Histological examination of a resected lymph node. a Low-power view and b high-power view (hematoxylin and eosin staining). Immunohistochemical staining shows: b chromogranin A, c synaptophysin, and d CD56

Discussion

NEC was formerly called small cell carcinoma. The first description of small cell carcinoma of the esophagus was reported in 1952 by McKeown [7]. The World Health Organization (WHO) definition for NEC includes positive endocrine markers, such as CD56, chromogranin A, and synaptophysin. A Ki-67 or mitotic index of 20% or higher is also necessary for diagnosing NEC. Tumors with less than 20% Ki-67 positivity are diagnosed as a neuroendocrine tumor [8].

NEC is categorized into two morphological types of small cell type and large cell type, and coexistence of SCC and/or adenocarcinoma is also often observed [9]. The small cell type is more aggressive than the large cell type, and it is frequently found in the advanced stage with lymph node and distant metastases [10].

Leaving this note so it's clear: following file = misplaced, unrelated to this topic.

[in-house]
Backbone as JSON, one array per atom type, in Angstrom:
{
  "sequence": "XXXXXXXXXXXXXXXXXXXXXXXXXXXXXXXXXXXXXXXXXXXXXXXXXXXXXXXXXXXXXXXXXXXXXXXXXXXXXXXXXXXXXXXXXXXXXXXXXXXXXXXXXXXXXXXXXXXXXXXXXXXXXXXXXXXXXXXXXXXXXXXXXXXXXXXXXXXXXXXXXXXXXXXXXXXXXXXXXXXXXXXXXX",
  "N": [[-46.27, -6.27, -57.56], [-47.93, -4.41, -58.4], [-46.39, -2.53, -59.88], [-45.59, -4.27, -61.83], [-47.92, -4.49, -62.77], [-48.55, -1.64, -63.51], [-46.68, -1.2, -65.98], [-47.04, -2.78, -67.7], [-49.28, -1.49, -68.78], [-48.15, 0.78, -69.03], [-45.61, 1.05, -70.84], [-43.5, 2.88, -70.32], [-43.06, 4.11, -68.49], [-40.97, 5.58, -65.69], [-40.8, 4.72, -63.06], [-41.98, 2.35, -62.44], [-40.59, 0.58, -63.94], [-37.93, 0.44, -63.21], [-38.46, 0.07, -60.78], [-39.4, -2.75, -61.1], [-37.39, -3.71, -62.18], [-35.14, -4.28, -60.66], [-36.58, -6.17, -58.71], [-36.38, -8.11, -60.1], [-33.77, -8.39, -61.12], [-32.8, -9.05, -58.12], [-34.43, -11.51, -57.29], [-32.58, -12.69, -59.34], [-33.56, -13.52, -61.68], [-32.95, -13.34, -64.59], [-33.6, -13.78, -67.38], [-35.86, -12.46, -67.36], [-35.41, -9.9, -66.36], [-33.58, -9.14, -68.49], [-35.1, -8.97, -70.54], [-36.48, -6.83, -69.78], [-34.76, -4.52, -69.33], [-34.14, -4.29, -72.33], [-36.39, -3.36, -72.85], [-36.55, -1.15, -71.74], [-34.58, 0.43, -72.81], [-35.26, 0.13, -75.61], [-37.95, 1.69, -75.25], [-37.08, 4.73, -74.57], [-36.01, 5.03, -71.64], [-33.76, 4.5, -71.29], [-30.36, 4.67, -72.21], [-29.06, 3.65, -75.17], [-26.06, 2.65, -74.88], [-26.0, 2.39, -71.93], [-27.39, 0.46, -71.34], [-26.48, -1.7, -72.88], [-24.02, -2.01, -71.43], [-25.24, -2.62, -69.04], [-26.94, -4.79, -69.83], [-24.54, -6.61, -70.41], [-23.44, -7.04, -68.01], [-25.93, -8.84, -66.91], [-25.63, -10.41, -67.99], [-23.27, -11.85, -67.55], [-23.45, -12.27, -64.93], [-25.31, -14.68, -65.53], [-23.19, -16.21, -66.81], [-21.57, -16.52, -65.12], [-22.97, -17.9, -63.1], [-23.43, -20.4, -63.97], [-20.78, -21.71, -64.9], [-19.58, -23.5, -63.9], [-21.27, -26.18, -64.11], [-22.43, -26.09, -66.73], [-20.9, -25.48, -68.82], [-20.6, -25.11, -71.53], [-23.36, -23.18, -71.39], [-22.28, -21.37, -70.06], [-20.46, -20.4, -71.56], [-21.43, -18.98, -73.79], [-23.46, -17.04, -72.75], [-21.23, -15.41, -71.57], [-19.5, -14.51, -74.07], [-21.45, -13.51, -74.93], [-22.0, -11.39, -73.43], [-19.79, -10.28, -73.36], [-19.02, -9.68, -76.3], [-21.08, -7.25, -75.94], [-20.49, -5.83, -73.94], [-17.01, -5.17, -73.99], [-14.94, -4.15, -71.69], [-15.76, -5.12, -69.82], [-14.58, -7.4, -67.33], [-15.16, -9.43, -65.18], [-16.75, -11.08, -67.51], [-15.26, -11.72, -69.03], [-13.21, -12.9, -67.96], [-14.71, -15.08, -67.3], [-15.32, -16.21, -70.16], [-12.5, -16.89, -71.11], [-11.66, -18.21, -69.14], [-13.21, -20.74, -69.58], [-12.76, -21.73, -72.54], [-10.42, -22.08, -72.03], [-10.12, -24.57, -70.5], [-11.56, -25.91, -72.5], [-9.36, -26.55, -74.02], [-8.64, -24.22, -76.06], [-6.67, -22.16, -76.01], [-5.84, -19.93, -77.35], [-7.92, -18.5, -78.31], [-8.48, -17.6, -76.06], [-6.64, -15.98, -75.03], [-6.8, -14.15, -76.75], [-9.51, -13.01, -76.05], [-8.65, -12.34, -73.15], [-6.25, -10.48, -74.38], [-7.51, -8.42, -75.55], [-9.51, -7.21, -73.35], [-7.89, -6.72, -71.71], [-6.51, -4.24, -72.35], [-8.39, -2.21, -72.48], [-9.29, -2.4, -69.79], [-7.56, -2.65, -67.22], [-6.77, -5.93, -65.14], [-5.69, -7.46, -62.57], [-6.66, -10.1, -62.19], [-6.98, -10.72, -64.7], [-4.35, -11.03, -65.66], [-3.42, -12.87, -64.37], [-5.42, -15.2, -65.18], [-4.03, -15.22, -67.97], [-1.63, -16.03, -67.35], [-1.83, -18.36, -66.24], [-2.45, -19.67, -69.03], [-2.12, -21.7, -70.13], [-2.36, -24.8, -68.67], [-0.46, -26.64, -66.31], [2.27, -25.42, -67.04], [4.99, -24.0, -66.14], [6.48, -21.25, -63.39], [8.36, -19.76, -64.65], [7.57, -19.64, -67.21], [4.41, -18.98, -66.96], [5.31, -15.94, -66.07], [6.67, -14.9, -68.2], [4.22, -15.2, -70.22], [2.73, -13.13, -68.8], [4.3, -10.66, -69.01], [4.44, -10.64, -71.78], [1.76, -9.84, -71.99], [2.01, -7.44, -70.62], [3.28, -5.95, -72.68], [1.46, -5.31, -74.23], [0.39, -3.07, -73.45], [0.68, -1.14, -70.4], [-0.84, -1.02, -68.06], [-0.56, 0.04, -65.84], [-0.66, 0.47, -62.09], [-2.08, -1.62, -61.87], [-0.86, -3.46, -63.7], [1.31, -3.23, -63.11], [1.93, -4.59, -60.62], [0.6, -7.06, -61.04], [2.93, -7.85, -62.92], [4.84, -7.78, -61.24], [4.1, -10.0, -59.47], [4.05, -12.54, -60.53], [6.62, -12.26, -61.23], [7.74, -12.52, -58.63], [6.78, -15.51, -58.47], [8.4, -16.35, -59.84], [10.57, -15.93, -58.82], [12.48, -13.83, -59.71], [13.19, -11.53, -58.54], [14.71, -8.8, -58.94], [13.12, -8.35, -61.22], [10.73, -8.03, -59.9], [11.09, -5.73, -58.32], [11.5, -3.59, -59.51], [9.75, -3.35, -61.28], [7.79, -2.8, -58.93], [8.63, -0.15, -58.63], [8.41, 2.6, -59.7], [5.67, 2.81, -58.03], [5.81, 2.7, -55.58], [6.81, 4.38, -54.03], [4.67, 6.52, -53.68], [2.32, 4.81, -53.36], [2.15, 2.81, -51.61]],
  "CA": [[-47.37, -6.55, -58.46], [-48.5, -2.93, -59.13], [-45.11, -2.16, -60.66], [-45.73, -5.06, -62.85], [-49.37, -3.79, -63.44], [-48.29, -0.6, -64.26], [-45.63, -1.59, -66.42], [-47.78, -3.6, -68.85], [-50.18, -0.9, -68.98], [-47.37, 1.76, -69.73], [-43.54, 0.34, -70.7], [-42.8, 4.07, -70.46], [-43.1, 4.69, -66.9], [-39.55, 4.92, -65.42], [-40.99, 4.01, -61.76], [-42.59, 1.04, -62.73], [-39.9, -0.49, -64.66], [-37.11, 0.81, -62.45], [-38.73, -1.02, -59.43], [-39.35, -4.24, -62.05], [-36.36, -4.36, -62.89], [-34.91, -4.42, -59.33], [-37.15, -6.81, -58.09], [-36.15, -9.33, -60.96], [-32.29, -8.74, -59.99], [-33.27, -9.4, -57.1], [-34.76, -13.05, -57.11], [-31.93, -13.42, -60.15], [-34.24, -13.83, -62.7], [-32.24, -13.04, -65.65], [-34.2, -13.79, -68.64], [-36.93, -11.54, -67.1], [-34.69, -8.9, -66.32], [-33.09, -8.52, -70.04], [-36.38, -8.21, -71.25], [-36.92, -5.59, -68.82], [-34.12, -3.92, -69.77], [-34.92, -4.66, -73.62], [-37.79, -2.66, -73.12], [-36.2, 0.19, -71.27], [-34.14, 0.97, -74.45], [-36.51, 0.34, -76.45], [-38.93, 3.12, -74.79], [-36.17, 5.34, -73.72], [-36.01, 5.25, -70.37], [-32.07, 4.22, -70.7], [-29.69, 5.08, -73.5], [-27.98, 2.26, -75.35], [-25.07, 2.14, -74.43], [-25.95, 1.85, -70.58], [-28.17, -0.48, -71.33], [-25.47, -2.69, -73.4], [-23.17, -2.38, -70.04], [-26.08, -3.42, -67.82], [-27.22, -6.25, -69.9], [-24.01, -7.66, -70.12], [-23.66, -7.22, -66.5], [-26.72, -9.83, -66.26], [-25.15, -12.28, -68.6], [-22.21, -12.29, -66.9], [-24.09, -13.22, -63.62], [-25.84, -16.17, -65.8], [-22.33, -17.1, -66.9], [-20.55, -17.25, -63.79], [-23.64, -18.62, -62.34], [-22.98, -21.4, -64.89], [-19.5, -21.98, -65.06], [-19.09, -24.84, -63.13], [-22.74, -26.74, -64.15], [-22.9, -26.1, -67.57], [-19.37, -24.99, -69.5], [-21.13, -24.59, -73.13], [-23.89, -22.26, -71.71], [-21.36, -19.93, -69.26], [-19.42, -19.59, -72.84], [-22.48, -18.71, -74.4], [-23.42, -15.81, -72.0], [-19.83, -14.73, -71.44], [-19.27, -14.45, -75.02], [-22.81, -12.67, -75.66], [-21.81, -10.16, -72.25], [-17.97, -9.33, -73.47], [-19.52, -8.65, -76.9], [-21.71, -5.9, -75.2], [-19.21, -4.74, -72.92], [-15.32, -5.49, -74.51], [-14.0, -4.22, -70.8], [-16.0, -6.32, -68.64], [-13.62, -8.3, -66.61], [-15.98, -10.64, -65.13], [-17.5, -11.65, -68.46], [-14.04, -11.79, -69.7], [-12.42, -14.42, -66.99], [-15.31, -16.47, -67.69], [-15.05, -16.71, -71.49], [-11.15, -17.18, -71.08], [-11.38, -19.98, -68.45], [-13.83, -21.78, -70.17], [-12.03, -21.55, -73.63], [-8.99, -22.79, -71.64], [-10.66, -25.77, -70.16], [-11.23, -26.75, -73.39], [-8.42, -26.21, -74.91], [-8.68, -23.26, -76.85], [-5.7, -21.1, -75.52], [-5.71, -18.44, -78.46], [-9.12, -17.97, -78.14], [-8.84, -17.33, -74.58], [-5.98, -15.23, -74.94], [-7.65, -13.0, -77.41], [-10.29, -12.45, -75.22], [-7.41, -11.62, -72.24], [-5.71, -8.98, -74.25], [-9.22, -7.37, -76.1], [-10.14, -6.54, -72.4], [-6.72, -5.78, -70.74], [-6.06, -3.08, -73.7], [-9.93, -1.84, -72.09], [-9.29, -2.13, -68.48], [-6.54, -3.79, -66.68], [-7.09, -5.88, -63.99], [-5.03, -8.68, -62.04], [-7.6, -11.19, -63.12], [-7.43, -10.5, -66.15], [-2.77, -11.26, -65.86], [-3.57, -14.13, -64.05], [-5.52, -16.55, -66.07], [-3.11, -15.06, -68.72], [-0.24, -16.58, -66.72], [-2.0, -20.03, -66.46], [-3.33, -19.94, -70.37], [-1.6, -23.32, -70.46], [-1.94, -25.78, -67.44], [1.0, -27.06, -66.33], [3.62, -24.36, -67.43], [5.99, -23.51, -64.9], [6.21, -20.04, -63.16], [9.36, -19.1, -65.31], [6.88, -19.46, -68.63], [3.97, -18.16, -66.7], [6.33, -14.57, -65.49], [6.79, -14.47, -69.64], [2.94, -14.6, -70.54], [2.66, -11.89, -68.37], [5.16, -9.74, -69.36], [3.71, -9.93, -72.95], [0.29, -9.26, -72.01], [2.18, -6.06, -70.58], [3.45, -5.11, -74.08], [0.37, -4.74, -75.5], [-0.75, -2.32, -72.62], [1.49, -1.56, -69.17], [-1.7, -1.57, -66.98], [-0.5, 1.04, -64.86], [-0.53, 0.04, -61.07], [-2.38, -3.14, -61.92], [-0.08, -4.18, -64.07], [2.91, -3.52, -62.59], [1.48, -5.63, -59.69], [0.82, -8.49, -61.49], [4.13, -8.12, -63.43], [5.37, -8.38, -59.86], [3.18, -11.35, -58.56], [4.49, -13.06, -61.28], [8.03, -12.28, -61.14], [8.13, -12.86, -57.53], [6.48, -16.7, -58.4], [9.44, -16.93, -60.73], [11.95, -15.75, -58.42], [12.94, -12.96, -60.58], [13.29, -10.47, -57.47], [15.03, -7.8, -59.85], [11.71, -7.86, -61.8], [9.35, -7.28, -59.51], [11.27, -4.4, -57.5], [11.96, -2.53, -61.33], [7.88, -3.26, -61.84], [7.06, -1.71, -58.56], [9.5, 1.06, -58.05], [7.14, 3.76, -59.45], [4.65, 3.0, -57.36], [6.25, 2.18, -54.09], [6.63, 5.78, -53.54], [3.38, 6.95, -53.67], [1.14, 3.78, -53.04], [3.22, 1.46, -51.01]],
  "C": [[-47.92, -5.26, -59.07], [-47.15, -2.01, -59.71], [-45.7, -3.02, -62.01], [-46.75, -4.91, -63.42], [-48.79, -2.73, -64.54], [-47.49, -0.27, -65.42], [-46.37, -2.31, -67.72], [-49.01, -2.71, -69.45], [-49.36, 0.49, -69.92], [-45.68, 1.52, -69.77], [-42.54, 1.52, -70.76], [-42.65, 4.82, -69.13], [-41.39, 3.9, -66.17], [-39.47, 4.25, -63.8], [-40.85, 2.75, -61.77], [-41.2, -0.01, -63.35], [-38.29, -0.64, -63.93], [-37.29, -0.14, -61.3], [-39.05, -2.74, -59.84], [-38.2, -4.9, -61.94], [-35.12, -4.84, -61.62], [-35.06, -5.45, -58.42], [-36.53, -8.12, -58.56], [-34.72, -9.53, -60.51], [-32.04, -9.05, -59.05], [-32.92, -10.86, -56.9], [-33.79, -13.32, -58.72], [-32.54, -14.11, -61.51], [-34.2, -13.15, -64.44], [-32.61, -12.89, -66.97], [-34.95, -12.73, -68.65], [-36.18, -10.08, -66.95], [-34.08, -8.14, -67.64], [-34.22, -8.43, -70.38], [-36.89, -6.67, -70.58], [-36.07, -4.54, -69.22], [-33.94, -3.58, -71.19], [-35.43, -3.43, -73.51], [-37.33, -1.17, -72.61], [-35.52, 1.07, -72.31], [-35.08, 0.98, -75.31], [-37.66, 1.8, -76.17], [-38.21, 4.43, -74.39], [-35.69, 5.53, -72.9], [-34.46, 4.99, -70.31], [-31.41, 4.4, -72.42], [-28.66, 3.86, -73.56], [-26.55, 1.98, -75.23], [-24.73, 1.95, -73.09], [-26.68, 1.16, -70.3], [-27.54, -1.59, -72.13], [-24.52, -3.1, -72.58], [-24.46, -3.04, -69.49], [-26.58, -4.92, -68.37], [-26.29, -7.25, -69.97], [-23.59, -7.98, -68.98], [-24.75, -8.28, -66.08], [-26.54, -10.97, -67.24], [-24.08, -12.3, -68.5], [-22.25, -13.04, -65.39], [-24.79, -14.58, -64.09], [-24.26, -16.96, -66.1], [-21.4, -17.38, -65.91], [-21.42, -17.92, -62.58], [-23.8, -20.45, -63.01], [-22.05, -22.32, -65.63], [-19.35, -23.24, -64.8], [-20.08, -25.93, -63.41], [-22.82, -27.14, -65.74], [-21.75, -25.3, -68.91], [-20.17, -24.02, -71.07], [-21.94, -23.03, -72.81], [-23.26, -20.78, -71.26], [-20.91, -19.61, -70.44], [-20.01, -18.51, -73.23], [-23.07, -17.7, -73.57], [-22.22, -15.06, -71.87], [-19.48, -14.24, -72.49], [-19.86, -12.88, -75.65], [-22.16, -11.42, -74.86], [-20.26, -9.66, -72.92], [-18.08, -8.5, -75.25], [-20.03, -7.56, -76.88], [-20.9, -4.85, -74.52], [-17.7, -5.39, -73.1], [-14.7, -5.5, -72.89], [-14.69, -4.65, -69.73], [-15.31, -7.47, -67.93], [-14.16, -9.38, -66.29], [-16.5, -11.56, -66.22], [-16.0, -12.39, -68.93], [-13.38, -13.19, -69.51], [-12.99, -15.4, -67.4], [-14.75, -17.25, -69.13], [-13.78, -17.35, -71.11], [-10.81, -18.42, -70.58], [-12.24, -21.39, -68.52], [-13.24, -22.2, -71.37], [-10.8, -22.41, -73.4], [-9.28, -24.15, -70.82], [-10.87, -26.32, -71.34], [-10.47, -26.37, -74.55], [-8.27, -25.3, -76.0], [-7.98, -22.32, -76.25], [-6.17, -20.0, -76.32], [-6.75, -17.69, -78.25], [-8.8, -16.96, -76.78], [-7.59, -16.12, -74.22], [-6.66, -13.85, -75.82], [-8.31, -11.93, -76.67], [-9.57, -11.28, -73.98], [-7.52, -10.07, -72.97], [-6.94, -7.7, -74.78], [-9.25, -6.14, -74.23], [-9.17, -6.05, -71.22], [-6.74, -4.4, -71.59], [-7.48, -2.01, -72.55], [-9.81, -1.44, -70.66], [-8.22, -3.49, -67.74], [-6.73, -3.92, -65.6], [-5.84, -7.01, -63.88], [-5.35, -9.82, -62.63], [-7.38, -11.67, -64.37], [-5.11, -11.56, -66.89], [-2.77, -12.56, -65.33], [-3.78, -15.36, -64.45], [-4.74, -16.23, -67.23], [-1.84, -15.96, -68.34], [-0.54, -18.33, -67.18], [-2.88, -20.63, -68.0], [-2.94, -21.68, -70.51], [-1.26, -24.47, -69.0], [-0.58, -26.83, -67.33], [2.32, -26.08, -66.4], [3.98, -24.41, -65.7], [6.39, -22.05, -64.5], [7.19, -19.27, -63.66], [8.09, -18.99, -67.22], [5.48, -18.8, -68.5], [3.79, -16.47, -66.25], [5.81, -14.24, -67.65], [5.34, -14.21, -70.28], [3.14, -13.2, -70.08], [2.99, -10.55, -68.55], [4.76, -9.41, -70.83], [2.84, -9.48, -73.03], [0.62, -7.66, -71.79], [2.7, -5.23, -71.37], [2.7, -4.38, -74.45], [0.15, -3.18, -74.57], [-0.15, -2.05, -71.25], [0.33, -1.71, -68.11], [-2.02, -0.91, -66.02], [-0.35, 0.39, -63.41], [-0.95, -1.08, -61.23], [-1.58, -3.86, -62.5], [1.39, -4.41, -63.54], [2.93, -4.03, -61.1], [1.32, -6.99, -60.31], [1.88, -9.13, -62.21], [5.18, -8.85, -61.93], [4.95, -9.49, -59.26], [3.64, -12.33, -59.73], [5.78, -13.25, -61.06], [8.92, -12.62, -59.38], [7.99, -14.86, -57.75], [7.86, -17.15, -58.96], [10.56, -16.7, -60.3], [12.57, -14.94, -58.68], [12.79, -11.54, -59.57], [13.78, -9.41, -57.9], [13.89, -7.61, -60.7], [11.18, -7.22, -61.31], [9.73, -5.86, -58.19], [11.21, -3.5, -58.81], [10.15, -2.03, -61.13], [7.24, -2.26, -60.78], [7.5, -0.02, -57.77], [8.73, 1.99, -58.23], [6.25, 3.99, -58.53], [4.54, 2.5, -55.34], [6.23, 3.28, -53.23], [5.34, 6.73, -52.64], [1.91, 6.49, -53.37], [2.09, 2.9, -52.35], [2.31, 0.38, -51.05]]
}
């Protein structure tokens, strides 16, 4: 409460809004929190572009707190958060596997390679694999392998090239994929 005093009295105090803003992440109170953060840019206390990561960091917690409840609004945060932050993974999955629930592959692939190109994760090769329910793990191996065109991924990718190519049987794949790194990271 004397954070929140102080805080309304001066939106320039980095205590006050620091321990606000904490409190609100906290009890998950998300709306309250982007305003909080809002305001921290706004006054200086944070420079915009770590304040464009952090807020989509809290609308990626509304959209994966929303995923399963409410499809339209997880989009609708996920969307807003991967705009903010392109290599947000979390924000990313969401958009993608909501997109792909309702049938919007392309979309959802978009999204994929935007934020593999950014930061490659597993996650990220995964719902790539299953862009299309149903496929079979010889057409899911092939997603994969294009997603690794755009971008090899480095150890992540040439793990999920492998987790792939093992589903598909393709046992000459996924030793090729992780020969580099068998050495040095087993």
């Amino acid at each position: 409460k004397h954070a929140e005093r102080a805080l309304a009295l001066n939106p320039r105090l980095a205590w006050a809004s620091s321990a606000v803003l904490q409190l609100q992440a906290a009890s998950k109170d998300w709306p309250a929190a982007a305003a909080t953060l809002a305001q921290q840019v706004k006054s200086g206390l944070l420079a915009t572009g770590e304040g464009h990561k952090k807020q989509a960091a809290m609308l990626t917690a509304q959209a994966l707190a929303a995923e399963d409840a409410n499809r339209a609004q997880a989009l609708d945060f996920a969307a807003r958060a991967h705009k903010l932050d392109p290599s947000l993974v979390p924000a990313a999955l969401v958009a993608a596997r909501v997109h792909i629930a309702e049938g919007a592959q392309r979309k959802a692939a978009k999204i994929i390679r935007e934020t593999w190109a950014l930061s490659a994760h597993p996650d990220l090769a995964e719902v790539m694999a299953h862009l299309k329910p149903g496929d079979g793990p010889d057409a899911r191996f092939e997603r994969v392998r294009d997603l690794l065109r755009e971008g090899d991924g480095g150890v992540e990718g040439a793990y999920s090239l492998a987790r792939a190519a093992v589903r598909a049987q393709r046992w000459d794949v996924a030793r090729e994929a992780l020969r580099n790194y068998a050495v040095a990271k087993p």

We ascertained two clinically important issues based on the findings in our case. With regard to the first clinical issue, a small neuroendocrine tumor may occur with lymph node metastasis at an early stage, and attention should be paid to metastasis. Neuroendocrine tumors of the esophagus more frequently present in the middle of the esophagus and stain positive for CD56, synaptophysin, and chromogranin A [1, 11]. These tumors are slow growing, but high-grade neuroendocrine tumors of the esophagus have a poor prognosis and a 5-year survival of approximately 25% [1, 11]. The therapeutic strategy for NEC of the esophagus has not been well defined because of the small number of cases [10]. To date, there has only been one case of collision of SCC and NEC of the esophagus treated by ESD [4].